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Respiratory Systems Respiratory Tree.

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Presentation on theme: "Respiratory Systems Respiratory Tree."— Presentation transcript:

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10 Respiratory Systems

11 Respiratory Tree

12 Nasopharyngeal Passages

13 Nares Aka Nostrils Two pair of nares –External –Internal (choanae) Separated by septum (cartilage and vomer bone) Each choanus contains appx nasal hairs

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16 Divisions of Nasal Fossa Respiratory Contains three conchae (superior, medial, inferior) that alter airflow through nasal fossa Cools, filters and moistens air Olfactory Cilia protrude through mucus covered epithelium. Cilia harbor 40 million olfactory receptor neurons capable of detecting 10,000+ odors

17 Nasal Cycle Blood flow to nasal conchae alternates every hours, effectively changing which nostril we breathe throughBlood flow to nasal conchae alternates every hours, effectively changing which nostril we breathe through Example of a chaotic ultradian cycle (alternating throughout 24 hr period) controlled by hypothalamusExample of a chaotic ultradian cycle (alternating throughout 24 hr period) controlled by hypothalamus

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19 Pharynx

20 Pharyngeal Form & Function Form: Nasopharynx Oropharynx Larygopharynx Function Common conductive pathway for digestive and respiratory system

21 Tonsils Lymphoid tissue = first line of immune defense for aerodigestive tract Largest pre- puberty; atrophy after puberty

22 Epiglottis Form: –Elastic cartilage –Contains gustatory papillae (taste buds) Function: –Swallowing elevated hyoid bone, causing epiglottis to close off trachea, preventing aspiration

23 Larynx

24 Laryngeal Form & Function Form: 9 cartilaginous rings attached to hyoid bone Vestibular folds (protection) Mucosal folds (vibration) Function Organ of phonation (vocal sounds)

25 In infancy, larynx corresponds to C2-C3 vertebrae As child ages, larynx descends to C5-C6, allowing for development of speech

26 Trachea

27 Tracheal Form & Function Form 22mm diameter x 10-16cm length Ventral to esophagus C –shaped cartilaginous rings Mucosal Ciliated Function Conduct air to bronchi

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29 BRONCHI

30 Broncheal Form & Function Form D-shaped tubes with attached visceral muscle Each bronchus subdivides into –2-3 Lobular Bronchi 10 bronchioles –Terminal bronchioles »Respiratory bronchioles Function Bifurcation of airflow from trachea to lungs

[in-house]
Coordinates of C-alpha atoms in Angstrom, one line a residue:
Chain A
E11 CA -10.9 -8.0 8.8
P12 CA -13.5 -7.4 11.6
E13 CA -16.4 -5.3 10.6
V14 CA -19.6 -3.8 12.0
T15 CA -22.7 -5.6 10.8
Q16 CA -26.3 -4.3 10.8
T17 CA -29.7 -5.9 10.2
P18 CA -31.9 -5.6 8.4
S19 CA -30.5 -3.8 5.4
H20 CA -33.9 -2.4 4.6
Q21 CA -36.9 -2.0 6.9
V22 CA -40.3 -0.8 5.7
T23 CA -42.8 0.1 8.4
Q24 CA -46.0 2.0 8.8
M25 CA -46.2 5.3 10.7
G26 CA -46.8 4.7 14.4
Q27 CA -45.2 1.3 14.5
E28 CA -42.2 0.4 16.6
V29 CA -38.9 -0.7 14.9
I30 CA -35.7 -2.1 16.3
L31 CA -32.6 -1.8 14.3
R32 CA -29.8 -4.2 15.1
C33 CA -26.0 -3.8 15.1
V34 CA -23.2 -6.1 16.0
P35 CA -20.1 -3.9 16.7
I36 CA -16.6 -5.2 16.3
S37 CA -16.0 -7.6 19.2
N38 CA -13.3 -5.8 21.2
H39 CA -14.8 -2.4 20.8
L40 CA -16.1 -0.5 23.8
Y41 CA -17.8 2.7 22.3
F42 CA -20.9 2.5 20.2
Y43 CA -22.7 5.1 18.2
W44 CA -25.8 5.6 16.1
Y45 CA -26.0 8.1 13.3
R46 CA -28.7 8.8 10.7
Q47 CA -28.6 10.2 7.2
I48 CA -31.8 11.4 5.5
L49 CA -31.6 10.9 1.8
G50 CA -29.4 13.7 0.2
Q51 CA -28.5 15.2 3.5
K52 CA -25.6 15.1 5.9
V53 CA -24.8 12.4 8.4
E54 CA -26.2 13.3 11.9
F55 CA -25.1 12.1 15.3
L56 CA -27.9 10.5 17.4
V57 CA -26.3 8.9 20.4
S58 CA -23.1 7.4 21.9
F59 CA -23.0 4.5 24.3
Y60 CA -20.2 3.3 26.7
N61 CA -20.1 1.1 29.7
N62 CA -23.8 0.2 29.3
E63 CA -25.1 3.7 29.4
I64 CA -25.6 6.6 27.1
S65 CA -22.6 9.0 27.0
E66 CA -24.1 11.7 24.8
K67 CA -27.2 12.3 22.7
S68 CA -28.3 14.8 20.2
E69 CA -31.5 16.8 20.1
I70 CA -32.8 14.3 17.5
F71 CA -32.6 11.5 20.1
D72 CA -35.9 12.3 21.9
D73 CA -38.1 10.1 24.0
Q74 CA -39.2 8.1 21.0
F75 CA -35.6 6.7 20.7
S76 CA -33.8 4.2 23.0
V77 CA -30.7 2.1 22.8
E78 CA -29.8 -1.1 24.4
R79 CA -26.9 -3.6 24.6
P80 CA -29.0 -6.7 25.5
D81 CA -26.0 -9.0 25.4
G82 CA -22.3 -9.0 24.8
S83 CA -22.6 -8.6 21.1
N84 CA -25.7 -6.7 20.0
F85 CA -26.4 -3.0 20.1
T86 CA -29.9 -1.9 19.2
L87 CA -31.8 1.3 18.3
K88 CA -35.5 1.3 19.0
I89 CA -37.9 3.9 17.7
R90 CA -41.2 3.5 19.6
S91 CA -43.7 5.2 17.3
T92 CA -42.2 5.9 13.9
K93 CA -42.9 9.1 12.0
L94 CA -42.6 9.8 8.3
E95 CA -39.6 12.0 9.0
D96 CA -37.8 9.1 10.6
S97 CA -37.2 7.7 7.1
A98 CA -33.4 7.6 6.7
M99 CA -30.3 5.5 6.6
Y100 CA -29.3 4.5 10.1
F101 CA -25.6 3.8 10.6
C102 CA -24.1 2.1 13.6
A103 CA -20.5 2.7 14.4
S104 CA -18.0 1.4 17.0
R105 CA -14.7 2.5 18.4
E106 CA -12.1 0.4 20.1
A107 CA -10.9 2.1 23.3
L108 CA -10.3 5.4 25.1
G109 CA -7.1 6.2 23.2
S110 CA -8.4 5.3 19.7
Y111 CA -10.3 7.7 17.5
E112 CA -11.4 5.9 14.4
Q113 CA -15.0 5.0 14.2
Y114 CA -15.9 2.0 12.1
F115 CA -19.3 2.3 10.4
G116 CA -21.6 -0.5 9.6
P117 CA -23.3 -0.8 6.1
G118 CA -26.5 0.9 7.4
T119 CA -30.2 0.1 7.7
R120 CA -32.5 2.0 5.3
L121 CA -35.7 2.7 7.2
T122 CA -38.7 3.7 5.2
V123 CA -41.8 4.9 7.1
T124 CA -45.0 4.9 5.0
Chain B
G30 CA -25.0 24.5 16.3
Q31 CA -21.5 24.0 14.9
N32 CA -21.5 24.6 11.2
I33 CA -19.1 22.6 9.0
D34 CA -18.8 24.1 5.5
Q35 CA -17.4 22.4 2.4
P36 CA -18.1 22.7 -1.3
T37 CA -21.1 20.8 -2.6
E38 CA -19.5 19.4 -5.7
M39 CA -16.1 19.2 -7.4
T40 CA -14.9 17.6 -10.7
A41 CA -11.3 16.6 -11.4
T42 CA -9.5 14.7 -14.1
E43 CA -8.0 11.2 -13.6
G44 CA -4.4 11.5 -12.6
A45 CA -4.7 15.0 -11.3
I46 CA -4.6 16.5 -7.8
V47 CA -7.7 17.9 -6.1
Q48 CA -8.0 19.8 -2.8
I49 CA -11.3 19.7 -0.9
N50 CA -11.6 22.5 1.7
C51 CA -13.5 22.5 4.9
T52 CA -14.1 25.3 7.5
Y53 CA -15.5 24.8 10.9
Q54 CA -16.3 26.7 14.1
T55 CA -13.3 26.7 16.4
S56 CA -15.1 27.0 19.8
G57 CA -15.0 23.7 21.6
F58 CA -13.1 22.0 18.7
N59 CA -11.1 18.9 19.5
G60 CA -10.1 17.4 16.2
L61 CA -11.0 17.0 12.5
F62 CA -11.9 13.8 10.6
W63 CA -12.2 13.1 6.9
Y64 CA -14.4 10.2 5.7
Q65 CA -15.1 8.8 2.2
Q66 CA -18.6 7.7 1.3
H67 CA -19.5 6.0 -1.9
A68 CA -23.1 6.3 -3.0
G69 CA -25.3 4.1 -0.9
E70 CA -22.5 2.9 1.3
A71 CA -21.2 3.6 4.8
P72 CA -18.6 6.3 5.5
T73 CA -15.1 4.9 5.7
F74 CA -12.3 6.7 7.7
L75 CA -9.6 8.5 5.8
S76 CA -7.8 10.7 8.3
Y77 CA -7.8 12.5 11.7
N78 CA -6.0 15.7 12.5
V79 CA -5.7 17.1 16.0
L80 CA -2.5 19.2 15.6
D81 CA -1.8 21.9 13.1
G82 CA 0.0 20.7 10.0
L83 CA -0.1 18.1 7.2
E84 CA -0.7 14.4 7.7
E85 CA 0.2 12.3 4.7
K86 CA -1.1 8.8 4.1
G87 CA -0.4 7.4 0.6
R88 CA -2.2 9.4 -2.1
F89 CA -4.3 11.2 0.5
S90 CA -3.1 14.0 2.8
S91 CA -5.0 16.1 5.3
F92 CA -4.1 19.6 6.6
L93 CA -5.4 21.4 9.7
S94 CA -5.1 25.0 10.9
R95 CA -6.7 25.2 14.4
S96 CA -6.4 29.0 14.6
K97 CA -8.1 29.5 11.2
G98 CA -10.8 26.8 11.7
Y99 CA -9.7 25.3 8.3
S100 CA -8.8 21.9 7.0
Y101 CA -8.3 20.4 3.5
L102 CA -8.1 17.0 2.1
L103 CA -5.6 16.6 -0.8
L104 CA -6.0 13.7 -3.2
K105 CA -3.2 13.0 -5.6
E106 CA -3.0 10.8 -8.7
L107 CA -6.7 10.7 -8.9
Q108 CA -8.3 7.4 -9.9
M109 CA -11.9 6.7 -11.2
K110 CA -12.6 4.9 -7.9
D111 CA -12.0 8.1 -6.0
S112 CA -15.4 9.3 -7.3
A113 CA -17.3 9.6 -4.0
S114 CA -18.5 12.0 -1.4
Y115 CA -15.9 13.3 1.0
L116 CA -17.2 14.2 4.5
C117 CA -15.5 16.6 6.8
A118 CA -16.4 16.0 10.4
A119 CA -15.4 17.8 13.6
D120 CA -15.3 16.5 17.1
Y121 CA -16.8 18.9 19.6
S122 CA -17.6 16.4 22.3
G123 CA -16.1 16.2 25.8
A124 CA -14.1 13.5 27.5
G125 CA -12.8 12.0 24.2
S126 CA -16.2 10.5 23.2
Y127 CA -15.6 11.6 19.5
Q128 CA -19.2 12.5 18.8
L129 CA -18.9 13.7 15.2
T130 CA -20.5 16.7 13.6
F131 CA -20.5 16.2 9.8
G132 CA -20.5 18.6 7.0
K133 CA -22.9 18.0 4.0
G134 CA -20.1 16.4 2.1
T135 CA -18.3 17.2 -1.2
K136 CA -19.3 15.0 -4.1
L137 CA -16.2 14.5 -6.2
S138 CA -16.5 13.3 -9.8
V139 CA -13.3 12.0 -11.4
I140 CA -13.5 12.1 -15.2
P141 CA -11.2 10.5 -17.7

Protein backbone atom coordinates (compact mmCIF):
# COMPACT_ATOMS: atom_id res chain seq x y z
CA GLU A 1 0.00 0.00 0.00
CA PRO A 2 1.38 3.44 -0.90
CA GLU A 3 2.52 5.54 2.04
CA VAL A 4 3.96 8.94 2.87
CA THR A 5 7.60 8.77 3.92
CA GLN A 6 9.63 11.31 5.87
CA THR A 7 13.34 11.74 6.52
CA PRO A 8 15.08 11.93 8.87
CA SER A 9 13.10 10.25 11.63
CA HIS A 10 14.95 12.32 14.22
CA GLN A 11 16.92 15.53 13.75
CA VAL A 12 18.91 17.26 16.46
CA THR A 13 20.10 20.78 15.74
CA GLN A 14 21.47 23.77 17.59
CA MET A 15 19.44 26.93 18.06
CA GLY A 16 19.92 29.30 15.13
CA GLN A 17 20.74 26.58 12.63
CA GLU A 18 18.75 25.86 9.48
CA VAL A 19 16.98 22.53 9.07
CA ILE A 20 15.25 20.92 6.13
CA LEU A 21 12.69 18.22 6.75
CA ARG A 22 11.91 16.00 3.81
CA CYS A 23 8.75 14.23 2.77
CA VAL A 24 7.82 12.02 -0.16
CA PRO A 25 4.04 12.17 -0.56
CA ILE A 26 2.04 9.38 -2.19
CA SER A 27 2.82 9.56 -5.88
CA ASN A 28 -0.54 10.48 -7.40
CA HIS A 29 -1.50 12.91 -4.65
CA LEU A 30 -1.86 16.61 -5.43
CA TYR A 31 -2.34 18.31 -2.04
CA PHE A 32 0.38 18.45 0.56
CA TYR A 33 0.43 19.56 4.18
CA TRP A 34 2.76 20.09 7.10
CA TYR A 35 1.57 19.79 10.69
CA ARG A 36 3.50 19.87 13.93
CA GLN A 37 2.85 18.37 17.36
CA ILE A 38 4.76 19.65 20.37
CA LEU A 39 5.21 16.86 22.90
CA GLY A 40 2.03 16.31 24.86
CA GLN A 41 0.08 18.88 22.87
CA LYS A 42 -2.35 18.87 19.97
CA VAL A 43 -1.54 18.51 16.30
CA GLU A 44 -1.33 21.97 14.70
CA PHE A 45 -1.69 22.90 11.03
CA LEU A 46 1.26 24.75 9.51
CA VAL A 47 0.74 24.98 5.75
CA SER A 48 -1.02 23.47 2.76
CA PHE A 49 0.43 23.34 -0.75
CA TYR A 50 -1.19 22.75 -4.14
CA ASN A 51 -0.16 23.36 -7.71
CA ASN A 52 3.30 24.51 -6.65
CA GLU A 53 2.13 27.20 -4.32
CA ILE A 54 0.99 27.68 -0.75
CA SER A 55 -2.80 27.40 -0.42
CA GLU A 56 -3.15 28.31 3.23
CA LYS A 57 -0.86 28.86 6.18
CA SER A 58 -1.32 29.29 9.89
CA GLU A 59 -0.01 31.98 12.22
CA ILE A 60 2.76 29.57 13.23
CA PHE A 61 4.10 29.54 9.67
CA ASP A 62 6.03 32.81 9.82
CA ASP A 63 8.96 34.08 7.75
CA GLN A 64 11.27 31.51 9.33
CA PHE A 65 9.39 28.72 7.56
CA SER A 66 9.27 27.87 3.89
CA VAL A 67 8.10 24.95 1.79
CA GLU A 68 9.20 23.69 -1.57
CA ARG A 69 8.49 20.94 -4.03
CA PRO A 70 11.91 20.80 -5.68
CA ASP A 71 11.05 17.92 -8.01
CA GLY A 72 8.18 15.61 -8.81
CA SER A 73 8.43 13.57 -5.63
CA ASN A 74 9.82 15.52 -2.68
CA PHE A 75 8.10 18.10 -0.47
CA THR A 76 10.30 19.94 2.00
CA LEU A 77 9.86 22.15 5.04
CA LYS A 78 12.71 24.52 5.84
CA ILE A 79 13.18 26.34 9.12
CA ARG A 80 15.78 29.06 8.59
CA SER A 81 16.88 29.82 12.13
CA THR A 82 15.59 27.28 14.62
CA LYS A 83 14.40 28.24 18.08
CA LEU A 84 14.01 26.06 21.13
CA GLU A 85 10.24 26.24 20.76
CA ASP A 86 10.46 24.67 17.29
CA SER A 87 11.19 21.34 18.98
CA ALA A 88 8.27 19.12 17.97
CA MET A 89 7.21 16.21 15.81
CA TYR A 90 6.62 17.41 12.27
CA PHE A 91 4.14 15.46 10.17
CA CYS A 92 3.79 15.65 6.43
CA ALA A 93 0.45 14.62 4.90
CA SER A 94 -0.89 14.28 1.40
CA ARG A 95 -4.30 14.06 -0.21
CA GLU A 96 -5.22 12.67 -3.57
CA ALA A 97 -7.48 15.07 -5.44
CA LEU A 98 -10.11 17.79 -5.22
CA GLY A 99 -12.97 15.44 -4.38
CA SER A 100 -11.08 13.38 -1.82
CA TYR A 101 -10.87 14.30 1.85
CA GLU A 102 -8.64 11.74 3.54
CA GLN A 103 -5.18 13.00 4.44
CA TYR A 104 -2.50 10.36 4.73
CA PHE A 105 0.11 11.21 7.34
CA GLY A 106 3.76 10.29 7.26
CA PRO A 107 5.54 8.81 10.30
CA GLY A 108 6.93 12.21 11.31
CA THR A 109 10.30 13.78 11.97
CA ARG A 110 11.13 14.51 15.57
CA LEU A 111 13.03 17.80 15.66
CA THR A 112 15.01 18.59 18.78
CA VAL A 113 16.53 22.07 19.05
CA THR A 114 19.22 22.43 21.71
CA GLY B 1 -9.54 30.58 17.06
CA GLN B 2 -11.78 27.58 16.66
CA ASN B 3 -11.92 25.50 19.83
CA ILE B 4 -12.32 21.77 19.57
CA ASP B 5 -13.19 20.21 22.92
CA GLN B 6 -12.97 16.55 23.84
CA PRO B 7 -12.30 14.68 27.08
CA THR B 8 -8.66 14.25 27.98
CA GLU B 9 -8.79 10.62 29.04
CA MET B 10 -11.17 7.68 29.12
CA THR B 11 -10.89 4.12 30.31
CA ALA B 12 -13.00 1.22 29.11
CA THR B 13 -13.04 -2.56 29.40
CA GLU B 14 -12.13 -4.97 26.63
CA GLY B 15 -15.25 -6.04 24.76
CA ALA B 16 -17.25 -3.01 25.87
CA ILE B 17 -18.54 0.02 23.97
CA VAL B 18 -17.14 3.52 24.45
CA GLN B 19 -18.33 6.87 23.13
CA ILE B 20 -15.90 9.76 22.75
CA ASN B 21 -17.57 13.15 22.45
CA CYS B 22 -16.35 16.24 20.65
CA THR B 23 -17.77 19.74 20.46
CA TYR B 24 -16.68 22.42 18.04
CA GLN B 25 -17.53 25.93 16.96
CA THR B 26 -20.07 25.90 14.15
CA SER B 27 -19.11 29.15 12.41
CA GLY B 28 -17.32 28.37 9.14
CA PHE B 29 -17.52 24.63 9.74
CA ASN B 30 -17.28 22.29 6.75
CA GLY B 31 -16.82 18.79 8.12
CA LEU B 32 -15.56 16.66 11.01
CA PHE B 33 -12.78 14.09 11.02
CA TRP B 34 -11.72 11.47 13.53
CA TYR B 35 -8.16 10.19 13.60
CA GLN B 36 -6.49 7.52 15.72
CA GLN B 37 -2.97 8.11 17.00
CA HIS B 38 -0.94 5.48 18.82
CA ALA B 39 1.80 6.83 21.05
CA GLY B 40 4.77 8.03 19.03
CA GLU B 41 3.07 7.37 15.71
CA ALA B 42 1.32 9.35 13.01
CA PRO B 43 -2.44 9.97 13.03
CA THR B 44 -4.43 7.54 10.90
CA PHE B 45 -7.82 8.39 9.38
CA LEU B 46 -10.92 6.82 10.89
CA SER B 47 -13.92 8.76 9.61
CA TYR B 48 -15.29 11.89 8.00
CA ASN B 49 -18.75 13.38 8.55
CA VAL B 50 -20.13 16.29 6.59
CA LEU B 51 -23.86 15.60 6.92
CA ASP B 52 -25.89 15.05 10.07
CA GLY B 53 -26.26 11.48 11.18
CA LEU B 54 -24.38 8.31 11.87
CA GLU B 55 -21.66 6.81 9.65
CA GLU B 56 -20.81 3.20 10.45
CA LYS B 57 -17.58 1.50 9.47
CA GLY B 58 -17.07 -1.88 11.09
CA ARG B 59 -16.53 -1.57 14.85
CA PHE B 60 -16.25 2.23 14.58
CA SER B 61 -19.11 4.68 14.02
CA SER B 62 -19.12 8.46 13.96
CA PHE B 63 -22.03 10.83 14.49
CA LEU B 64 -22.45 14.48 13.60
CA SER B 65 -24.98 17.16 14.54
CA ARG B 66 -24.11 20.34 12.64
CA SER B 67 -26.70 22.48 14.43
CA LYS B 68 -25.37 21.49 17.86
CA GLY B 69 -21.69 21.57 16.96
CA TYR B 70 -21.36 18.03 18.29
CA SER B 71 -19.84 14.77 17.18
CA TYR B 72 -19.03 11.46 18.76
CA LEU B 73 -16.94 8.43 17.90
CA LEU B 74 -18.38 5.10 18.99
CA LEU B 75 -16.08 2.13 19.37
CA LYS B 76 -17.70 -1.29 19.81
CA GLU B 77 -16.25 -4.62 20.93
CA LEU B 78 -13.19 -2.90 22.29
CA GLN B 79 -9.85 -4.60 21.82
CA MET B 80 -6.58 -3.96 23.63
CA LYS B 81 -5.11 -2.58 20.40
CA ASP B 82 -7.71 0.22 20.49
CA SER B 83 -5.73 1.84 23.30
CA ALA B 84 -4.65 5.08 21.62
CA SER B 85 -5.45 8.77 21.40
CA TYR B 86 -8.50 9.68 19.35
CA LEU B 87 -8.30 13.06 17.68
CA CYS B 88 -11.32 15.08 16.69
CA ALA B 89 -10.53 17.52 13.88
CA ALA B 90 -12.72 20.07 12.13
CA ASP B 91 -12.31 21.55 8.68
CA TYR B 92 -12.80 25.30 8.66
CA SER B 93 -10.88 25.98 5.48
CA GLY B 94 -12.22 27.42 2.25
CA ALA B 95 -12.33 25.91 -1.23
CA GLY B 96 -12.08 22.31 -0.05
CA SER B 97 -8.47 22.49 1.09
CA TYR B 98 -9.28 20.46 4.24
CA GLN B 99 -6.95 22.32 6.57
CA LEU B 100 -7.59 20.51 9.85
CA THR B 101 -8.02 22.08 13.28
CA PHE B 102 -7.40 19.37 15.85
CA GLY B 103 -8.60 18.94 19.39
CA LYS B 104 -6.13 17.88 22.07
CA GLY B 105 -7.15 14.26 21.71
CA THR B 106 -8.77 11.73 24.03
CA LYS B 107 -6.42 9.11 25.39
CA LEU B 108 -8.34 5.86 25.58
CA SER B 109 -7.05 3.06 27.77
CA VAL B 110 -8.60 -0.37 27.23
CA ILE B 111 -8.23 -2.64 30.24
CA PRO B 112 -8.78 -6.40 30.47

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32 Lungs

33 Divisions of the Mammalian Lung Lobes –3 right/2 left –Each lobe has discreet Pleural Cavity for protection and lubrication Segments Lobules

34  Pleurisy (pleuritis) is the inflammation of the pleural lining  Inhalation and exhalation cause the pleura to rub against each other, causing intense chest pain

35 ALVEOLI

36 ALVEOLAR FORM 2-11 alveolar ducts per respiratory bronchiole, each containing 5-6 alveolar sacs 700 million alveolar sacs = ~ m 2 surface area Interior of alveolus contains squamous epithelium, pulmonary surfactants and macrophages 70% of alveolus covered with capillary bed

37 ALVEOLAR FUNCTION Primary site of gas exchange in lungs Oxygen diffuses from alveolar lumen, through epithelium and into capillary bed. Carbon Dioxide diffuses from capillary bed into alveolar lumen

38 Thoracic Diaphragm Dome-shaped musculofibrous septum located between chest and abdominal cavities Movement of diaphragm changes pressure in chest cavity, facilitating inspiration and exhalation

39 What is the connection?

40 Gas Air entering lungs - Inhaled air Air leaving lungs - Exhaled air Oxygen21%16% carbon dioxide 0.03%3% Nitrogen78% water vapor small amountsignificantly moist Inhaled v. Exhaled Air

41 Nitrogen Narcosis

42 Why Does Tissue Suffocation Occur When Trapped In A Fire?

43 Carbon Monoxide & Hemoglobin

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45 Chemical Regulation of Respiratory Rate pH of blood measured in carotid arteries (neck) Info relayed to pons & medulla of the hindbrain If pH is too acidic, rate of breathing must increase If pH too basic, rate of breathing must slow down Messages sent to diaphragm via Vagus nerve

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47 NEGATIVE PRESSURE BREATHING

48 RESPIRATION & BOYLE’S LAW P 1 V 1 = P 2 V 2 Ambient Air Pressure = appx lb/in 2 As size of thoracic cavity increases, pressure in chest drops below ambient pressure As size of thoracic cavity decreases, pressure increases above ambient pressure

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54 High Altitude Cerebral Edema

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57 Henry Heimlich Developed abdominal thrust maneuver to treat choking (1974) Technique downgraded by American Red Cross due to risk of injury (2006)

58 How Does The Heimlich Maneuver Work In Terms Of Boyle’s Law?

59 How Does Boyle’s Law Explain A Collapsed Lung?


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